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on 6 January 2015
It's flawed by some very average Welsh accents which are often a bit Oirish or a bit Scottish (surely there were enough proper Welsh actors around) which means you lose lots of the musicality of the verse (Peter O'Toole's fluting Captain Cat is particularly guilty); it's flawed by the rather too garish colour; it's flawed by the daft and dated and desultory theatricality of its just-post-60s "daring"; it's flawed by the inability of the director to bring it to life visually, except by an overly literal interpretation of the bard's words: cats move over rooftops in the night (we see cats moving over rooftops in the night); we see adamantine horses being etc etc. It's redeemed by moments of mellowed and beautiful images especially at mysterious beginning and end so that you feel a wholly monochrome approach might have sustained the poetry better - been 'truer'. It's redeemed by the moments when Burton gets to roll the verse properly and when Elizabeth Taylor makes you realize Captain Cat's memories of Rosie Probert are heartfelt. In other words, the sad and mournful and contemplative bits work well, the comedic goonish bits remain cinematically unconvincing. But there are the moments of beauty bookending the sometimes tiresome, sometimes less tiresome middle regions.
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on 17 August 2007
If you know the voice-only versions of this play, this is disappointing. The viewer's imagination does it all so much better: I want to imagine Rosie Probert in any way I fancy, not to have an image of Elizabeth Taylor's acting in my head whenever I hear her words.

The film adds quite unnecessary extras to the original, in an attempt to give the text some sort of rational context. When listening to the play we can quite happily accept the narrators (First Voice and Second Voice) as disembodied observers. In the film there are awkward contrivances such as a coachload of sightseers and Burton meeting a girlfriend for a quick bonk in the afternoon to explain the narrators' presence. It's not just that those additions are instrusively out of context, but far worse they waste precious time which could be spent savouring the magnificent words of Dylan Thomas!

Of course, the basics are still there. No amount of sometimes clumsy images will destroy the glory of the original text, or the joy of listening to Burton and many of the other characters. If you love language, don't miss experiencing Under Milkwood in any and every way you can, even this version. But best of all sit back, close your eyes, listen to all the glorious, tumbling, entrancing words of one of the audio versions (both those of Richard Burton and Anthony Hopkins are worth owning) and give your imagination free rein.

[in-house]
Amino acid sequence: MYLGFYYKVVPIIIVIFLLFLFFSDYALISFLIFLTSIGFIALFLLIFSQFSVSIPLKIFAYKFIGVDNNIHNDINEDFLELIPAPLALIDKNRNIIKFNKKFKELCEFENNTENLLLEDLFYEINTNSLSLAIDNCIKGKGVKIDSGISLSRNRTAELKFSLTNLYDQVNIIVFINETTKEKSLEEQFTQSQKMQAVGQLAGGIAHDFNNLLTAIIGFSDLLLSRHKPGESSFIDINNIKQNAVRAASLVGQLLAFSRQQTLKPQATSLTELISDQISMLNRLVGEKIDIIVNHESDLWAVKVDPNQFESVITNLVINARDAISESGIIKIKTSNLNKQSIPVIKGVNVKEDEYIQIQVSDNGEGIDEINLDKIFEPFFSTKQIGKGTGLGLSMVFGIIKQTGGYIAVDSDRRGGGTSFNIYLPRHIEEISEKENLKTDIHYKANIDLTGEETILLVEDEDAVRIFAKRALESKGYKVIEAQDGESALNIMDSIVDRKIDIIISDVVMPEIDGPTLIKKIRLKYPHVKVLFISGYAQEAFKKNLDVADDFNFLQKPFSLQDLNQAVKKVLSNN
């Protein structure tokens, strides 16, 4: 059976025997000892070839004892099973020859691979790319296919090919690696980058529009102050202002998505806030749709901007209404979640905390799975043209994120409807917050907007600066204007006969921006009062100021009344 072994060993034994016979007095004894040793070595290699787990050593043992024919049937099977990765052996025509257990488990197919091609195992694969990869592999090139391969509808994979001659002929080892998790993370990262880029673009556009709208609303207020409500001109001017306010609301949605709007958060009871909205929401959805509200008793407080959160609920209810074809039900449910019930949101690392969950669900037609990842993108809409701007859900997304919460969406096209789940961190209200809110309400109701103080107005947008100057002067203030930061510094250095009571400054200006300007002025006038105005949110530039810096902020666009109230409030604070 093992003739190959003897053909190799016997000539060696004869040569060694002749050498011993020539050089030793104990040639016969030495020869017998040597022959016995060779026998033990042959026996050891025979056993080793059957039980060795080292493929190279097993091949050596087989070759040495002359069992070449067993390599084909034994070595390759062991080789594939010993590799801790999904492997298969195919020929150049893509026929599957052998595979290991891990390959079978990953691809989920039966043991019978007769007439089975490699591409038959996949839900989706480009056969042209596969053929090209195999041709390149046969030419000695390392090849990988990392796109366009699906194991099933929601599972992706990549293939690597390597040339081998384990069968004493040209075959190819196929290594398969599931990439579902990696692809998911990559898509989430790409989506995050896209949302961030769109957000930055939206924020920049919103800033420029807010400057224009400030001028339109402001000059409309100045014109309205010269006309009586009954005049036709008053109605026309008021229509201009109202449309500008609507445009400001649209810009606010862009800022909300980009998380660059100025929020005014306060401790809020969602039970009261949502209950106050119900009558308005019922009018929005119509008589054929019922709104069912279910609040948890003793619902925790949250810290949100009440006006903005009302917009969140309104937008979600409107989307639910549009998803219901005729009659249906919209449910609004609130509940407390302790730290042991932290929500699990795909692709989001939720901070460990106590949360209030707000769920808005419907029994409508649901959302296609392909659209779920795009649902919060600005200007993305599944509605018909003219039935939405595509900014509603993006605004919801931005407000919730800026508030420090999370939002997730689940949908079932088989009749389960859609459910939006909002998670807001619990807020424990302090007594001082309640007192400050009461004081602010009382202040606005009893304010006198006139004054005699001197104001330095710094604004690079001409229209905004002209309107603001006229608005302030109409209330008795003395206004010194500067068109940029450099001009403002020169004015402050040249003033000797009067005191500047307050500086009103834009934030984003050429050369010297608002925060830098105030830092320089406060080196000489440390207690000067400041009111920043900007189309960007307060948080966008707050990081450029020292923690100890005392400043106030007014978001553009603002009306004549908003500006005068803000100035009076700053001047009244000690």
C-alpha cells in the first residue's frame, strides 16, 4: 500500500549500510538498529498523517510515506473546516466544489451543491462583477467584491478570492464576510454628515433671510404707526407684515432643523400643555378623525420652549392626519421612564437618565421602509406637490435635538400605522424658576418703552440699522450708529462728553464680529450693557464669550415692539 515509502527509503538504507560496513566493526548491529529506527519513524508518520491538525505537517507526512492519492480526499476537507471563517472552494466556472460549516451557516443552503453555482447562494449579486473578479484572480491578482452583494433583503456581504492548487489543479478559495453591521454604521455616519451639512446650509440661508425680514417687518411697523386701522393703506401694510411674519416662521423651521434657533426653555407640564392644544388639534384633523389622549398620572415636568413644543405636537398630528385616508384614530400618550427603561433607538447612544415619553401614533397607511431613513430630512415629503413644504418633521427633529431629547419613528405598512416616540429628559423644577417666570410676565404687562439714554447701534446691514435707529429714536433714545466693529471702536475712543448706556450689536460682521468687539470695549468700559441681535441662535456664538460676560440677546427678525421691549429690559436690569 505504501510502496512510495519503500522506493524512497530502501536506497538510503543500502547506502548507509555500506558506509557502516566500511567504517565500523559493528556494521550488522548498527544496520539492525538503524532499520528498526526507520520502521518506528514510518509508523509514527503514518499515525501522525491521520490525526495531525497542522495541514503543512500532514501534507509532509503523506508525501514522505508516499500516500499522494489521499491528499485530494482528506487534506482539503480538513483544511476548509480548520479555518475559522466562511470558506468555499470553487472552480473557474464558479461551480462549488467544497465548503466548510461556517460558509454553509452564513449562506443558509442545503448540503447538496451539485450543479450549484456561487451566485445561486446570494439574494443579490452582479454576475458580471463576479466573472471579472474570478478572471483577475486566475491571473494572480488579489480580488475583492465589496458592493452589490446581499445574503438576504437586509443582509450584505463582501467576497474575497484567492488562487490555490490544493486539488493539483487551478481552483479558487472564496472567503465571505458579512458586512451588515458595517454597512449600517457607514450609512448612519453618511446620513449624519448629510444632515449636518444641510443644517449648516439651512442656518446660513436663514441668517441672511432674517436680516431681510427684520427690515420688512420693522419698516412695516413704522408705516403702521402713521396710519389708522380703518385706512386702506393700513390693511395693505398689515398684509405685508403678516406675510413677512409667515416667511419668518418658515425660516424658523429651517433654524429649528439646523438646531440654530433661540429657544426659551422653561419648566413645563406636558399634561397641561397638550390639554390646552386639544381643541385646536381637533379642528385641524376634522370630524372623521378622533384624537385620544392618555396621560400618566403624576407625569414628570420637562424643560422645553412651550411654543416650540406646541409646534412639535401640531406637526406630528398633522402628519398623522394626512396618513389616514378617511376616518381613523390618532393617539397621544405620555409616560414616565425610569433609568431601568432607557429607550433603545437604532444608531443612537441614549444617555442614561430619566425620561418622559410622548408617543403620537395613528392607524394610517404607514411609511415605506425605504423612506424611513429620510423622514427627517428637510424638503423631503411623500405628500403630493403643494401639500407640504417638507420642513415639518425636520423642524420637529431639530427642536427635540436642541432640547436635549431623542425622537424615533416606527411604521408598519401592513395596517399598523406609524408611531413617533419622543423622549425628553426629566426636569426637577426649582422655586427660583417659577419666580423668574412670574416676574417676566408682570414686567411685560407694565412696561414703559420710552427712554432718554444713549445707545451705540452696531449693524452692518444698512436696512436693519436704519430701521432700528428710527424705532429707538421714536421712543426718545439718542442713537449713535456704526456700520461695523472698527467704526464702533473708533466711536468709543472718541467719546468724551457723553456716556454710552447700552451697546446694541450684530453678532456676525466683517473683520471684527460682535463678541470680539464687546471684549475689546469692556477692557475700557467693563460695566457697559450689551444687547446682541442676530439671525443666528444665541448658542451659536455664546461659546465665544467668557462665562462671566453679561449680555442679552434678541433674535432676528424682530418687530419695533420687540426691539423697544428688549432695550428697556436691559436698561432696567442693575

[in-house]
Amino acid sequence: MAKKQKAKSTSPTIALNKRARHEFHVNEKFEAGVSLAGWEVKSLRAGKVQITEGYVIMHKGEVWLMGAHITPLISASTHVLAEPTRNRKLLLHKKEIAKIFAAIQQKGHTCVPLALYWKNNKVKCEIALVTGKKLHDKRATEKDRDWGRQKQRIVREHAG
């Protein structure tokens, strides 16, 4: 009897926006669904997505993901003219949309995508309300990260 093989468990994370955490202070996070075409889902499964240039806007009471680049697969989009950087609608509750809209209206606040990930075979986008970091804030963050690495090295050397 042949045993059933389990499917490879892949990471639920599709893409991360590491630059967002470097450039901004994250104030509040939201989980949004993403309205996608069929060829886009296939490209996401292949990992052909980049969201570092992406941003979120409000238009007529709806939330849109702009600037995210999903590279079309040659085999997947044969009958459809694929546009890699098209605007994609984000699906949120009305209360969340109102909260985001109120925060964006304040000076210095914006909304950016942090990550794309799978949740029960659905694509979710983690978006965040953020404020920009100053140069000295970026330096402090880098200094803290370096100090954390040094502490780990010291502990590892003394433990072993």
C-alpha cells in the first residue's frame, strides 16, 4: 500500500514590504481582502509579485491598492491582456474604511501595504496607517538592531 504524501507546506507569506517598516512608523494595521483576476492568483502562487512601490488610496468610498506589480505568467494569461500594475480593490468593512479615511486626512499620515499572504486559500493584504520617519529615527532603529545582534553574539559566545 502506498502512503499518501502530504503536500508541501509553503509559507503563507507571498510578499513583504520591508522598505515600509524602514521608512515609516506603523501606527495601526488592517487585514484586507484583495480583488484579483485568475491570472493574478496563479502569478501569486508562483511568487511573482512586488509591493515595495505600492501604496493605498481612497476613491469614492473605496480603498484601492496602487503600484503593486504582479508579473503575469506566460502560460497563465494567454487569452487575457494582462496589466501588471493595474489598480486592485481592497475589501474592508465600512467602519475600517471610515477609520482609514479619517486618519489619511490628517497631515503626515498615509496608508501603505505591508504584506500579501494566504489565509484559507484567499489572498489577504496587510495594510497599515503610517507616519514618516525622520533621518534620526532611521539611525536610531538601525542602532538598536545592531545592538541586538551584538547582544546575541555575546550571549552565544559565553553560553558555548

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on 11 December 2009
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on 30 September 2014
Hi my name is Carole Heath from Wallington Surrey. I am writing a review about under milk wood by Dylan Thomas the famous Welsh bard. I brought this DVD sometime ago from Amazon. I knew who Thomas was but was not really familiar with his work. I first heard some of his poetry some years ago on a TV programme with Anthony Hopkins who was doing a tribute to Laurence Olivier who sadly had just died. Hopkins read one of Thomas's poems do not go gentle into that good night. I thought what a wonderful poem so apt for the subject matter. I think Thomas wrote this poem on the death of his own father.I decided to purchase the DVD of the production with Richard Burton although I found the story quite hard to understand at first I persevered with it and began to understand more Thomas's story such strange people at times but very entertaining I think. I believe that under milk wood was first a radio play for voices and I can understand why. Dylan Thomas as a writer and poet I think was a one off. We keep hearing about his personal life and how he was said to have drunk himself to death at such a young age which was very sad I think as his prowess as a literary person could have reached greater heights. But unfortunately many talented people have been tortured souls perhaps sometimes it just goes with the territory.
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on 27 April 2010
Love the book - sort of like the DVD quite a lot - but I may like it because I love Fishguard which was used as the film set. RB is fantastic ET was less so.
Wonderful portrayal of Capt. Cat worth watching the DVD for that alone - Peter O'toole at his very best.

All in all a somewhat unusual forray into the work of Dylan Thomas - but a bold try all the same. I will watch it again.
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on 12 April 2006
If you enjoyed reading or listening to Dylans play then the film is a must.With an all star cast of Richard Burton,Elizabeth Taylor,Ryan Davies,Victor Spinetti,Ruth Madoc,and a very young looking Sir David Jason as No Good Boyo.I almost forgot Peter Otoole as blind Captain Cat.
All this was filmed in Fishguard West Wales 37yrs ago but it brings Dylans play to life. To really appreciate the meaning of the play you must see this highly entertaining film.
Having read the play seeing the film is a revalation.